Do digital wallets make you overspend? And how to stop overspending

15th October 2022

Digital payment solutions, typically known as digital wallets, typically come in the form of an app. With digital payments done using digital wallets, you don't need to enter your card information or carry a physical card at all to make purchases because the wallet securely saves virtual debit and credit card equivalents. Additionally, you can store electronic tickets and coupons in the system so that you always have the paperwork you require. There are many different digital wallet apps available. What matters most is your situation, where you are, and the type of smartphone you have. For iPhone users, Apple Pay is the preferred option, whilst Google Pay is the preferred option for Android users. Other people might use PayPal since it is widely accepted.

A digital wallet links your payment information from your associated bank account to the merchant you're making the transaction with via software.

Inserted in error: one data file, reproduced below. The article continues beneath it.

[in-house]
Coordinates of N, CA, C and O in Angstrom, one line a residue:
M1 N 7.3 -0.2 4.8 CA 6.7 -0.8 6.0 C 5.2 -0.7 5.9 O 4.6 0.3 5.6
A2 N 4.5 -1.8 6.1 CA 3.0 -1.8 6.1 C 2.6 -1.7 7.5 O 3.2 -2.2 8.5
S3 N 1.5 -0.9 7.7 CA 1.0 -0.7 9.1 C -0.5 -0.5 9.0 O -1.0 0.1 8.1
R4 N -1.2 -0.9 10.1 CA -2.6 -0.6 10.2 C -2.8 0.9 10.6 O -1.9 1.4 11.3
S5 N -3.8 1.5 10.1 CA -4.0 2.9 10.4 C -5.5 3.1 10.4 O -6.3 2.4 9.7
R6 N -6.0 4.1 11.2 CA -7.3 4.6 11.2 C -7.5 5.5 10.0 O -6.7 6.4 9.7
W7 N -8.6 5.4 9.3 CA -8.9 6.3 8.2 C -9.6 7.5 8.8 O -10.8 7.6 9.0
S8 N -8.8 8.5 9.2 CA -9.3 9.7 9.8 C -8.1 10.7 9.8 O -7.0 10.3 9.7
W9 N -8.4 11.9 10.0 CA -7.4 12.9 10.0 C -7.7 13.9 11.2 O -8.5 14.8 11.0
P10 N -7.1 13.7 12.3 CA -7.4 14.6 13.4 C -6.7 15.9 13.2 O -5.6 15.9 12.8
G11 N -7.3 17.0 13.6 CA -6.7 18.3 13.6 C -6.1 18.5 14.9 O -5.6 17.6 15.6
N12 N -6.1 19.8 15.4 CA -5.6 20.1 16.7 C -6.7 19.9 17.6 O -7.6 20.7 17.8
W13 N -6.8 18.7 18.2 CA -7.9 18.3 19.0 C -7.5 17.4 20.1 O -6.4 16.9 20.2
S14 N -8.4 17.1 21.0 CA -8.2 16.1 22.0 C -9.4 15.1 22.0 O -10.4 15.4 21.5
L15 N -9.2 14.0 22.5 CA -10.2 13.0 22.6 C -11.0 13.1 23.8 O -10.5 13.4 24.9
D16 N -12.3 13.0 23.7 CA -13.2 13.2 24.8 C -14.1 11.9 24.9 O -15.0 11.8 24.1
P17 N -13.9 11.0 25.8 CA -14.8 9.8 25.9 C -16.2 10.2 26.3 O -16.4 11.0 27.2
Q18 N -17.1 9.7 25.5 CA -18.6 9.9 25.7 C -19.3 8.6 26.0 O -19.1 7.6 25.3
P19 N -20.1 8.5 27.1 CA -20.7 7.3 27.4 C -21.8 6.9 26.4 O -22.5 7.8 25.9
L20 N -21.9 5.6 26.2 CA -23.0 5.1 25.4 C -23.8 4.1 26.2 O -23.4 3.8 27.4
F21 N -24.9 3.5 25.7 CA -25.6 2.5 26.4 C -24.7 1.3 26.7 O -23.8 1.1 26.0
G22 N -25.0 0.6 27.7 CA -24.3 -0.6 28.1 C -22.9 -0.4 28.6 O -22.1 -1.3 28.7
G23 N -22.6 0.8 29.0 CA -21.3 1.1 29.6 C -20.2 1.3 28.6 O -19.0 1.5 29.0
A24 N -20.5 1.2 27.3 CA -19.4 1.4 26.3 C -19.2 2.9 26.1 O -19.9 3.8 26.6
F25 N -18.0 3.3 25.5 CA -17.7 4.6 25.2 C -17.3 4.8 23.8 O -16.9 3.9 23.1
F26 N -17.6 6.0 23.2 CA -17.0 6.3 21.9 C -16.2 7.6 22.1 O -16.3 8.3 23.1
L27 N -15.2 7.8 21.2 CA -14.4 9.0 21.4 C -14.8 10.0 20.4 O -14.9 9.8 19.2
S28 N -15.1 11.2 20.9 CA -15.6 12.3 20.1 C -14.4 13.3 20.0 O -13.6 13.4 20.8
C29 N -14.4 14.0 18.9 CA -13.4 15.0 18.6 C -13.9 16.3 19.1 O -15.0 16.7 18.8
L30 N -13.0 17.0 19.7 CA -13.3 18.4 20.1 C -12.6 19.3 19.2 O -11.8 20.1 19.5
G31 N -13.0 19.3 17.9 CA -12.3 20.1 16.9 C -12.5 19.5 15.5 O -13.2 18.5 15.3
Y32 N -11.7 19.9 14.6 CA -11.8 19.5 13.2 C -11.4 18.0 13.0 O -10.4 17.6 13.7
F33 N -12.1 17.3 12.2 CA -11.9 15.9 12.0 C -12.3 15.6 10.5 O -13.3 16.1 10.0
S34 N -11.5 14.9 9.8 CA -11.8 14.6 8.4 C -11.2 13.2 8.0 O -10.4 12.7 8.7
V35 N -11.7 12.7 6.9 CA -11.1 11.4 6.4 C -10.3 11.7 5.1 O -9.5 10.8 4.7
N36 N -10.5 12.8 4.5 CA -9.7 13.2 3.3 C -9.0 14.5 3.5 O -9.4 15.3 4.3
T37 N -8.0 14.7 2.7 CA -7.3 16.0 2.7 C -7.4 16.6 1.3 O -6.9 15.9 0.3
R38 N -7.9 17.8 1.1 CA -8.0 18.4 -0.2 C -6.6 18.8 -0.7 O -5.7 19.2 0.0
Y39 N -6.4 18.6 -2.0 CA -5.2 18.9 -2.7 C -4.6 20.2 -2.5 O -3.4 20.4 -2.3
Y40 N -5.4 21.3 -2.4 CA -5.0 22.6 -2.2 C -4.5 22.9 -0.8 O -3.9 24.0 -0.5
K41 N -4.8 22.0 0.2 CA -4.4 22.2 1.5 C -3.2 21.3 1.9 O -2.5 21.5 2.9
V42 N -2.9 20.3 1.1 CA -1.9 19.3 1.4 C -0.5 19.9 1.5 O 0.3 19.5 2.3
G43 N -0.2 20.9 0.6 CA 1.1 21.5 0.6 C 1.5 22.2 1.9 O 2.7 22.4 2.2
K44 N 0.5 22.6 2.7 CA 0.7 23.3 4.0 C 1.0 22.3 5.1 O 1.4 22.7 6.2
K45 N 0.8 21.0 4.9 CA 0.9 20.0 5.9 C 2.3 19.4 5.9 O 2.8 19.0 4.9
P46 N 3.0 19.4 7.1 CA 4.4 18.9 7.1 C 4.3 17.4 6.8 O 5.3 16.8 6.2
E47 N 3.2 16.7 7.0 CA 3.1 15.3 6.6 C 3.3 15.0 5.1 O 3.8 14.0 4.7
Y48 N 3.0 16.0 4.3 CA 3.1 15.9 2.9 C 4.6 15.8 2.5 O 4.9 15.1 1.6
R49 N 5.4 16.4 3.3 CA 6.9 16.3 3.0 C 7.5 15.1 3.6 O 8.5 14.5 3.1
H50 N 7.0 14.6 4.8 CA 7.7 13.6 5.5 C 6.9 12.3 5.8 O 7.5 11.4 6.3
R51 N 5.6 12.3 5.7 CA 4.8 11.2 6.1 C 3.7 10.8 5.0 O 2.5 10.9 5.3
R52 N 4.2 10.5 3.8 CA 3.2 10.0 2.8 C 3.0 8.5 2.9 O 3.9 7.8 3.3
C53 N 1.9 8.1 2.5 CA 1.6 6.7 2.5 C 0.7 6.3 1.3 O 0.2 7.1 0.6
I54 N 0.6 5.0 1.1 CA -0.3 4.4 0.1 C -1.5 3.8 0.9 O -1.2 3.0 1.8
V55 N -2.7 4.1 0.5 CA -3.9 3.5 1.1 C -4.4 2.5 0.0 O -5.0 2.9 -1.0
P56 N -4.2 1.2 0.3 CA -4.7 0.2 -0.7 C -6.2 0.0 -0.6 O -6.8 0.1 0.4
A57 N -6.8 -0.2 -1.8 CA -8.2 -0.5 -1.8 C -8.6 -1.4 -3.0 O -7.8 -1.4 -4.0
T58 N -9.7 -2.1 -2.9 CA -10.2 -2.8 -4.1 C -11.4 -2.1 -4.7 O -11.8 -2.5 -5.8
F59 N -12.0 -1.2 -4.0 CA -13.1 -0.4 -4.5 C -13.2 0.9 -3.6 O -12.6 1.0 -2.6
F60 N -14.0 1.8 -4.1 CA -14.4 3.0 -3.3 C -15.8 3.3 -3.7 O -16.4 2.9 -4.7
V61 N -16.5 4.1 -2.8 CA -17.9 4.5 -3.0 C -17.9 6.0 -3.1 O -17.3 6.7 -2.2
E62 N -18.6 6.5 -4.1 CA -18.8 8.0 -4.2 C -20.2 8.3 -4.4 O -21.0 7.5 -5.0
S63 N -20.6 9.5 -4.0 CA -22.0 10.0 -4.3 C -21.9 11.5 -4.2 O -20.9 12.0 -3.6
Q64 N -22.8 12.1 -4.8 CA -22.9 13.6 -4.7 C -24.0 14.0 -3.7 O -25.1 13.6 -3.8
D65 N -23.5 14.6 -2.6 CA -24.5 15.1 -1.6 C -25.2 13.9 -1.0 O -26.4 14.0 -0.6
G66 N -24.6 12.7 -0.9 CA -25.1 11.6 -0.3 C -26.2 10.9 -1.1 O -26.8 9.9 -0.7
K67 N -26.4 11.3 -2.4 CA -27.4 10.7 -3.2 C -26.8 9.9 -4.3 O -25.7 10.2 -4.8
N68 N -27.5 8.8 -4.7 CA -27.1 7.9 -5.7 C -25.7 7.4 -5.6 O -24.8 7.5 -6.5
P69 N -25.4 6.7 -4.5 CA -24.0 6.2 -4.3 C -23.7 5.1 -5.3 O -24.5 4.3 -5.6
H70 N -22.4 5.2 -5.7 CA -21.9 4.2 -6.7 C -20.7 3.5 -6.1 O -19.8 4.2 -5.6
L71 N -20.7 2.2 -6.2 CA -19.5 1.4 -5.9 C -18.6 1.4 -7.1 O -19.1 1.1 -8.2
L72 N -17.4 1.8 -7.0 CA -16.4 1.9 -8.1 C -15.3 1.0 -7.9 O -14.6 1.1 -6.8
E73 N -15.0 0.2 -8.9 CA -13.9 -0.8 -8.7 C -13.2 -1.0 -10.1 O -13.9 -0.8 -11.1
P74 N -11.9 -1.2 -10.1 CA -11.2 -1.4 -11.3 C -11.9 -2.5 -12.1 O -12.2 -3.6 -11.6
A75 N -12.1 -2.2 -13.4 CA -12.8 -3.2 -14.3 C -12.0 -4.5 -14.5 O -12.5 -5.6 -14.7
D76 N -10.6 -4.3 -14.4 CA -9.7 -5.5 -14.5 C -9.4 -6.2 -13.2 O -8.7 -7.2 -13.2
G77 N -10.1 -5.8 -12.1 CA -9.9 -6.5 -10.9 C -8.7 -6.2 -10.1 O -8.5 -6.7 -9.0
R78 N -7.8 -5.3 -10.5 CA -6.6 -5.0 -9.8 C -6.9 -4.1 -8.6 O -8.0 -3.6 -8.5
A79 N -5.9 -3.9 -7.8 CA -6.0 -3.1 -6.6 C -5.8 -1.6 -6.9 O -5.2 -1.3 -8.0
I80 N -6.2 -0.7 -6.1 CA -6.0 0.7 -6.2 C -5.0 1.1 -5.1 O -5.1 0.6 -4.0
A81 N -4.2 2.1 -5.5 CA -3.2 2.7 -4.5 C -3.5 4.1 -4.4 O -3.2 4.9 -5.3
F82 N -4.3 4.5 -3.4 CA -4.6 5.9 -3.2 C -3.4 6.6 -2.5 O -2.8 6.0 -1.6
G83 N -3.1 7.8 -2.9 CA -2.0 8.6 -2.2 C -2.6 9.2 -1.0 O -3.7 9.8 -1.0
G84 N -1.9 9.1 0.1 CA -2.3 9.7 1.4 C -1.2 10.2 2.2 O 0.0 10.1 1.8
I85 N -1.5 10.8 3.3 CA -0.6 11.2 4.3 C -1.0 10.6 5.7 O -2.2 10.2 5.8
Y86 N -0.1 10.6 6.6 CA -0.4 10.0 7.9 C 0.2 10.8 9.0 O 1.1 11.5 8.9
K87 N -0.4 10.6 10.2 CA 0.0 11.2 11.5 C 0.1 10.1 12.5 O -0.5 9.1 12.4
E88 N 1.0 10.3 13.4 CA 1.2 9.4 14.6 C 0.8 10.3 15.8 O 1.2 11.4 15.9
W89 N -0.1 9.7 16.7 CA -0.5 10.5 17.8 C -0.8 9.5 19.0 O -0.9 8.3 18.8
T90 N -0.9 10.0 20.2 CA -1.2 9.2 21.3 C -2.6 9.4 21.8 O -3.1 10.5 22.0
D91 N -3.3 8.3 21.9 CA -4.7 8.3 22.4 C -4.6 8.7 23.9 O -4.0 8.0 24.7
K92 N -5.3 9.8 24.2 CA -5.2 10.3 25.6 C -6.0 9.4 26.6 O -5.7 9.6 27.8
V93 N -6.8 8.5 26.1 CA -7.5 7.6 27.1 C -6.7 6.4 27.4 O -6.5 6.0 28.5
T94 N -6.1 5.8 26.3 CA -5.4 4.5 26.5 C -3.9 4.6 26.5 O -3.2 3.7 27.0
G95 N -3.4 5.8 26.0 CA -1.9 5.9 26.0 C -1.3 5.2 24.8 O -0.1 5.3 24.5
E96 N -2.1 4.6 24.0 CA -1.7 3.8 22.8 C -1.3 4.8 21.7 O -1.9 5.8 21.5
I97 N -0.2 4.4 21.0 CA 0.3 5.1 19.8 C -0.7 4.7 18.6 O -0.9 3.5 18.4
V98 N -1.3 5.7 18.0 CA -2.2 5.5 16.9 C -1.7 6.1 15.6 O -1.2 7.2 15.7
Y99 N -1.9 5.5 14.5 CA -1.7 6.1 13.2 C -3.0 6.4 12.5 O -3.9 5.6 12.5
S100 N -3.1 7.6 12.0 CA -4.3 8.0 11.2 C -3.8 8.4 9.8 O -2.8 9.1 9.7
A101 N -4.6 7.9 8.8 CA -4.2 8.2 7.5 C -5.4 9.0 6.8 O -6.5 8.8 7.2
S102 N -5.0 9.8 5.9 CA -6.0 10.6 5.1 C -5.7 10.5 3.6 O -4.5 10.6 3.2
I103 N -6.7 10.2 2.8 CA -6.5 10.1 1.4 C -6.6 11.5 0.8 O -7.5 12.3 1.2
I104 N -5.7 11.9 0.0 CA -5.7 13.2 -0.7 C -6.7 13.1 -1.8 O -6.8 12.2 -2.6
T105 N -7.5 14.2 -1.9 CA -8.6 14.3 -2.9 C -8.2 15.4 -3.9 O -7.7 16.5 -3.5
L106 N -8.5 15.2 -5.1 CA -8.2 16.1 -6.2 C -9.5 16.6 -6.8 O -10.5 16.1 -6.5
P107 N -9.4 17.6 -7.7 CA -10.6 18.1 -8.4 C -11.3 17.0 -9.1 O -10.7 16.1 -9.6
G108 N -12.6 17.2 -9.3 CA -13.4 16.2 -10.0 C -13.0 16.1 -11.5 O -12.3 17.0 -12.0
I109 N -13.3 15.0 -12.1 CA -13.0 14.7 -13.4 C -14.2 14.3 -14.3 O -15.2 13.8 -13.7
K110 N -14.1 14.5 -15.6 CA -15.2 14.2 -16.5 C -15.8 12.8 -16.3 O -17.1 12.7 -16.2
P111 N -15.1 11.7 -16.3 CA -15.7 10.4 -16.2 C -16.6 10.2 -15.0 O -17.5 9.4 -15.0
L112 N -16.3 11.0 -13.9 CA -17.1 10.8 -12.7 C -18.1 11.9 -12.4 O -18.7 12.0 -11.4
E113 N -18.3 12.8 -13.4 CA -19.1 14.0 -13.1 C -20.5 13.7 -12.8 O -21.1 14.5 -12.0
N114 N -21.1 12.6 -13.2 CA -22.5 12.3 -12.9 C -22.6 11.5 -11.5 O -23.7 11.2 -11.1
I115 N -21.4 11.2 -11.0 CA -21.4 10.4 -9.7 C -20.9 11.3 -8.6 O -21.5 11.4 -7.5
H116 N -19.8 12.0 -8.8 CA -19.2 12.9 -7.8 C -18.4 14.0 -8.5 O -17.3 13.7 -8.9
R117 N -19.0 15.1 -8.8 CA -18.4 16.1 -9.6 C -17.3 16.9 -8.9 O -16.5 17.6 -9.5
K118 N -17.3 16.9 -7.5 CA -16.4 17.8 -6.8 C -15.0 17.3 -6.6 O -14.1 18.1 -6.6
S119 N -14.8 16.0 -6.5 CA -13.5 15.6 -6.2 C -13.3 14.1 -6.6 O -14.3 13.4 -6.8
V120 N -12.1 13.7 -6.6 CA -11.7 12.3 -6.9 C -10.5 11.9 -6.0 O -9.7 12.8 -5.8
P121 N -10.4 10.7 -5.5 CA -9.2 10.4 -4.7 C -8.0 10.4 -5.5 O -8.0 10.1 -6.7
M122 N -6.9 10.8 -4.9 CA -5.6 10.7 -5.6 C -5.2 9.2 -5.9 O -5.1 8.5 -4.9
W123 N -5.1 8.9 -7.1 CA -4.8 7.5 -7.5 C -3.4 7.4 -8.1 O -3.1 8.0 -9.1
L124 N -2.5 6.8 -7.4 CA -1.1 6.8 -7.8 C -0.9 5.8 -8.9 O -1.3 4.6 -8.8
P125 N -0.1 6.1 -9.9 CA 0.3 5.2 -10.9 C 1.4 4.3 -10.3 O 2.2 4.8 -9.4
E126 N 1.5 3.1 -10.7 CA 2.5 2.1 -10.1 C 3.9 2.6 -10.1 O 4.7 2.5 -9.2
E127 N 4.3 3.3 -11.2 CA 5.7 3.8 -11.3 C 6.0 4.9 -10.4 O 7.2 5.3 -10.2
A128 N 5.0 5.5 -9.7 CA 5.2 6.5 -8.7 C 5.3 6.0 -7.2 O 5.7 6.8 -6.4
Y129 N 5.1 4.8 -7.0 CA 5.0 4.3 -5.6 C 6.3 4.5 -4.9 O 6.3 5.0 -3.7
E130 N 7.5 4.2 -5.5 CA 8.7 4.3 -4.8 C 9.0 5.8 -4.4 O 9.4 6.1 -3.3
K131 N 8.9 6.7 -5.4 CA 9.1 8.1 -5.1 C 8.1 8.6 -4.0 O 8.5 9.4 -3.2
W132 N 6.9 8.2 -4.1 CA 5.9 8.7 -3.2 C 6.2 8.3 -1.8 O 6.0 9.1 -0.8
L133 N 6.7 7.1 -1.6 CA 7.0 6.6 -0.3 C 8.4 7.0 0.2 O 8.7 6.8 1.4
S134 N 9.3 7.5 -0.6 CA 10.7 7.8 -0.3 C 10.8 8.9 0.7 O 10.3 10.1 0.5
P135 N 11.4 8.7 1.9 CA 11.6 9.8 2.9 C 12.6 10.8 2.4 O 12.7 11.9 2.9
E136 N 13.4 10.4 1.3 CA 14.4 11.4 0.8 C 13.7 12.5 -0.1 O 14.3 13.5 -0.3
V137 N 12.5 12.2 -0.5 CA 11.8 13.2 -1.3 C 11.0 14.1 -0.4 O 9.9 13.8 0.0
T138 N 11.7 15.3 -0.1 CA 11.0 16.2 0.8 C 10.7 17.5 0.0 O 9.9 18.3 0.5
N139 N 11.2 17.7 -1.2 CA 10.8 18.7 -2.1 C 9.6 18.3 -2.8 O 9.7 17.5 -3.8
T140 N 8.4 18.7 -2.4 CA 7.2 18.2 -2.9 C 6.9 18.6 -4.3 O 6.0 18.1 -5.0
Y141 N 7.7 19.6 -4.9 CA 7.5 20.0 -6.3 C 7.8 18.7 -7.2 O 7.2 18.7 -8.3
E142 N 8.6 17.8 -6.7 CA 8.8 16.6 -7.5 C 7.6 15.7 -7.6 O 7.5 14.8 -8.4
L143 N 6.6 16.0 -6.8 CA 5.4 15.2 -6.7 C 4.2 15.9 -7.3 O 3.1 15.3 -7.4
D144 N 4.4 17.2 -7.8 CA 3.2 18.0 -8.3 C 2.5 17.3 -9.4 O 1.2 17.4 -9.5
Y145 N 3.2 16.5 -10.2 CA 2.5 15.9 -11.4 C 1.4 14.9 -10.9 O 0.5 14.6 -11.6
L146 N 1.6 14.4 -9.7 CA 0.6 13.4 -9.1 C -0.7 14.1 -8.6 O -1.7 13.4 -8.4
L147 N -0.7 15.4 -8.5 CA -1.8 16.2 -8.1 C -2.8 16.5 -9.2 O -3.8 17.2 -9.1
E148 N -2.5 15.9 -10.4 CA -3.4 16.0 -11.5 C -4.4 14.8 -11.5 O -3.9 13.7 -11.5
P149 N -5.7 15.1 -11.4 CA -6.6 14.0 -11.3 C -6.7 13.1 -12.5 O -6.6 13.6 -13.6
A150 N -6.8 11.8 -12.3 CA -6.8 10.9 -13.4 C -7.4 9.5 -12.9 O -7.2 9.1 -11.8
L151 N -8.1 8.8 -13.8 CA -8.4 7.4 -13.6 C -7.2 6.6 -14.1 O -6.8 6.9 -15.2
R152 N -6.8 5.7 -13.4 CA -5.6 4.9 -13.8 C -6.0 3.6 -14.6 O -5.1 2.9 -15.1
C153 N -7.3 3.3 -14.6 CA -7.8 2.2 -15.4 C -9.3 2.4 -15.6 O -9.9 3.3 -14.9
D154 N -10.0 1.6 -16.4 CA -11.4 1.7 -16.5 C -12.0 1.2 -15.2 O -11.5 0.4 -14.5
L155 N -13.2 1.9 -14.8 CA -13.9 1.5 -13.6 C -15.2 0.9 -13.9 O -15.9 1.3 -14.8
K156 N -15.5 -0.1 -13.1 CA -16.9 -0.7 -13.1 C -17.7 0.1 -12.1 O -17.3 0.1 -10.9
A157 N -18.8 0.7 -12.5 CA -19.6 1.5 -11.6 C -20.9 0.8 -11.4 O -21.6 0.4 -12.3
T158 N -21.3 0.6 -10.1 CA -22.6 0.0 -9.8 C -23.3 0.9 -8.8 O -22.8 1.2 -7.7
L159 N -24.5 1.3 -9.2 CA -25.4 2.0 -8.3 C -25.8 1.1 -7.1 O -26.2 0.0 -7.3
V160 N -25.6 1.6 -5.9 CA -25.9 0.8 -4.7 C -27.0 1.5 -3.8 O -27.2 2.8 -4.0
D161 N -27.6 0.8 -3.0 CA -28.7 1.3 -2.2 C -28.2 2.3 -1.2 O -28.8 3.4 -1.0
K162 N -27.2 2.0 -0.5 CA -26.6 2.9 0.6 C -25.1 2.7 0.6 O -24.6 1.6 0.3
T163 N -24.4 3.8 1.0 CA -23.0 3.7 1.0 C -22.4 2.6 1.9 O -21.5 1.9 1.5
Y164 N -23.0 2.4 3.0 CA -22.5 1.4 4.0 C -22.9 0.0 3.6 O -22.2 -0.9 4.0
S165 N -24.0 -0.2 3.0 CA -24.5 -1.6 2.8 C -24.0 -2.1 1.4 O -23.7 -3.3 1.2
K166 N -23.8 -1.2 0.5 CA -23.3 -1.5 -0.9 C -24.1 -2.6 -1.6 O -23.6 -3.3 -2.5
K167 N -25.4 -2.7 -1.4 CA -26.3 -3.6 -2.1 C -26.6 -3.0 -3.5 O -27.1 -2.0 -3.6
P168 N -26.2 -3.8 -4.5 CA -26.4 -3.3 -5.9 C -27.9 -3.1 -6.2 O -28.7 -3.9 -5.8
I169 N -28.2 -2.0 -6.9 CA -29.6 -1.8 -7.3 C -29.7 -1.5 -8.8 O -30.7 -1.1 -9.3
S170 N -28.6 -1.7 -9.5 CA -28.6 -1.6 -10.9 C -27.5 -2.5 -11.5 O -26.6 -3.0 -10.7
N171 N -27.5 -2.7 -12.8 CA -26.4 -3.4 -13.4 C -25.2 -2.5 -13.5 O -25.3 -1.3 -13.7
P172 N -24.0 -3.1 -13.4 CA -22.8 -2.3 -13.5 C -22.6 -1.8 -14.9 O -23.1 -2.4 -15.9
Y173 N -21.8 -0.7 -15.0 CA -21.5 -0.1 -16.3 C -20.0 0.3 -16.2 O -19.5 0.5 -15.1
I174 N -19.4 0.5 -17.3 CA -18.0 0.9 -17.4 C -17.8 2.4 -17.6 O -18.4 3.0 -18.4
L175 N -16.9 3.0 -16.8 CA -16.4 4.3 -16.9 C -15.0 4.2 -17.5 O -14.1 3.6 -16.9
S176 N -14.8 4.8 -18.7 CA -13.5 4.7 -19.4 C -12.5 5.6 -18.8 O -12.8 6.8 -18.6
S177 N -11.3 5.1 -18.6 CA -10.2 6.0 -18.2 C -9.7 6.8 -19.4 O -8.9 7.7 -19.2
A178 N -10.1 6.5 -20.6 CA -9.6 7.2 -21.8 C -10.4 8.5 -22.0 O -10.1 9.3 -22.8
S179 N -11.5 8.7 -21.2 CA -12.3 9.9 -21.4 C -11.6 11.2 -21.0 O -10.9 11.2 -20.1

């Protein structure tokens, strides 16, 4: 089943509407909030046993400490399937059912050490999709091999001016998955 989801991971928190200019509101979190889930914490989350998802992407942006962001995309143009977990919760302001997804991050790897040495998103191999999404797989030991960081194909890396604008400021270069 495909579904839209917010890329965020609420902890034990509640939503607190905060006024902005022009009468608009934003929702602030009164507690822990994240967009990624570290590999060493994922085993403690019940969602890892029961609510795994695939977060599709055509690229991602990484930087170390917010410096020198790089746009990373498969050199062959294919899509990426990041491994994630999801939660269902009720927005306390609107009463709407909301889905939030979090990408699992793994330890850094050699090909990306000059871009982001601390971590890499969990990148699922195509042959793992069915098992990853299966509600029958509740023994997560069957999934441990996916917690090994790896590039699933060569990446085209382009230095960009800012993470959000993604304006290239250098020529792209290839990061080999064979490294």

Open wallets, which are approved by the majority of businesses enable online purchases, cashbacks, and contactless in-store payments. They may even permit withdrawals at some ATMs.

Semi-closed and closed wallets, on the other hand, only permit certain transactions with the issuing retailer, or just with that retailer.

The Impact Of Digital Wallets On Spending

Spending more when using a method other than cash is not a new phenomenon. Researchers discovered that people were willing to spend more when they shifted from using cash regularly to credit and debit cards. Consumers frequently feel instant pain after making a payment, which might reduce how much pleasure they get from consumption. One illustration they give is how the sound of a taxi meter makes people less happy to ride because they know they'll have to pay for it. However, using a credit card to make a purchase, or in this example, a mobile wallet, decreases connection because there is no instant discomfort.